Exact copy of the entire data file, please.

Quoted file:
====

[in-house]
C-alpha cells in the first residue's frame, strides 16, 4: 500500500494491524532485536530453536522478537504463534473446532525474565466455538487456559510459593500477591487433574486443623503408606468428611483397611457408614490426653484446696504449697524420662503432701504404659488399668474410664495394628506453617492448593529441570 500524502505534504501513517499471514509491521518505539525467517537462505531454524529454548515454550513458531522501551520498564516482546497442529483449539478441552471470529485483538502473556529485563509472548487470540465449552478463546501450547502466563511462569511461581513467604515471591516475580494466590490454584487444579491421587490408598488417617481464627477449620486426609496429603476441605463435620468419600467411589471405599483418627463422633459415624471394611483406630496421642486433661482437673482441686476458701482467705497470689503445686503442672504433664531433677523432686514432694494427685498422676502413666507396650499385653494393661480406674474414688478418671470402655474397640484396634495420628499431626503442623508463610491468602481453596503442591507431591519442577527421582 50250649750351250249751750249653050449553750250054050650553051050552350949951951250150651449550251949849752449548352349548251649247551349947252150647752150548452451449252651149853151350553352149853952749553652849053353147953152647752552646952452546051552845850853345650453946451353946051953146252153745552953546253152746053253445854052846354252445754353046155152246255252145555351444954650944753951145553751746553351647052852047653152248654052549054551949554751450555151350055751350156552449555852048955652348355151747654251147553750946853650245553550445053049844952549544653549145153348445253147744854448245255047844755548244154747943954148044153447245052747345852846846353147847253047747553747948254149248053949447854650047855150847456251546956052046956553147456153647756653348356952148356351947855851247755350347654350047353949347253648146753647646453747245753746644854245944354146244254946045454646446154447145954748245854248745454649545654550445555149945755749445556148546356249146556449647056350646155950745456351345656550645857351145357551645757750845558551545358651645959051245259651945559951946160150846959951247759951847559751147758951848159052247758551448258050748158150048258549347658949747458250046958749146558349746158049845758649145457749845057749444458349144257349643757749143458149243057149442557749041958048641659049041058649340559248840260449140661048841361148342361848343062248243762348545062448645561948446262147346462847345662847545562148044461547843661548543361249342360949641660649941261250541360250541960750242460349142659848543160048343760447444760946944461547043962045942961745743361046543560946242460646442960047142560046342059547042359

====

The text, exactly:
[in-house]
C-alpha cells in the first residue's frame, strides 16, 4: 500500500494491524532485536530453536522478537504463534473446532525474565466455538487456559510459593500477591487433574486443623503408606468428611483397611457408614490426653484446696504449697524420662503432701504404659488399668474410664495394628506453617492448593529441570 500524502505534504501513517499471514509491521518505539525467517537462505531454524529454548515454550513458531522501551520498564516482546497442529483449539478441552471470529485483538502473556529485563509472548487470540465449552478463546501450547502466563511462569511461581513467604515471591516475580494466590490454584487444579491421587490408598488417617481464627477449620486426609496429603476441605463435620468419600467411589471405599483418627463422633459415624471394611483406630496421642486433661482437673482441686476458701482467705497470689503445686503442672504433664531433677523432686514432694494427685498422676502413666507396650499385653494393661480406674474414688478418671470402655474397640484396634495420628499431626503442623508463610491468602481453596503442591507431591519442577527421582 50250649750351250249751750249653050449553750250054050650553051050552350949951951250150651449550251949849752449548352349548251649247551349947252150647752150548452451449252651149853151350553352149853952749553652849053353147953152647752552646952452546051552845850853345650453946451353946051953146252153745552953546253152746053253445854052846354252445754353046155152246255252145555351444954650944753951145553751746553351647052852047653152248654052549054551949554751450555151350055751350156552449555852048955652348355151747654251147553750946853650245553550445053049844952549544653549145153348445253147744854448245255047844755548244154747943954148044153447245052747345852846846353147847253047747553747948254149248053949447854650047855150847456251546956052046956553147456153647756653348356952148356351947855851247755350347654350047353949347253648146753647646453747245753746644854245944354146244254946045454646446154447145954748245854248745454649545654550445555149945755749445556148546356249146556449647056350646155950745456351345656550645857351145357551645757750845558551545358651645959051245259651945559951946160150846959951247759951847559751147758951848159052247758551448258050748158150048258549347658949747458250046958749146558349746158049845758649145457749845057749444458349144257349643757749143458149243057149442557749041958048641659049041058649340559248840260449140661048841361148342361848343062248243762348545062448645561948446262147346462847345662847545562148044461547843661548543361249342360949641660649941261250541360250541960750242460349142659848543160048343760447444760946944461547043962045942961745743361046543560946242460646442960047142560046342059547042359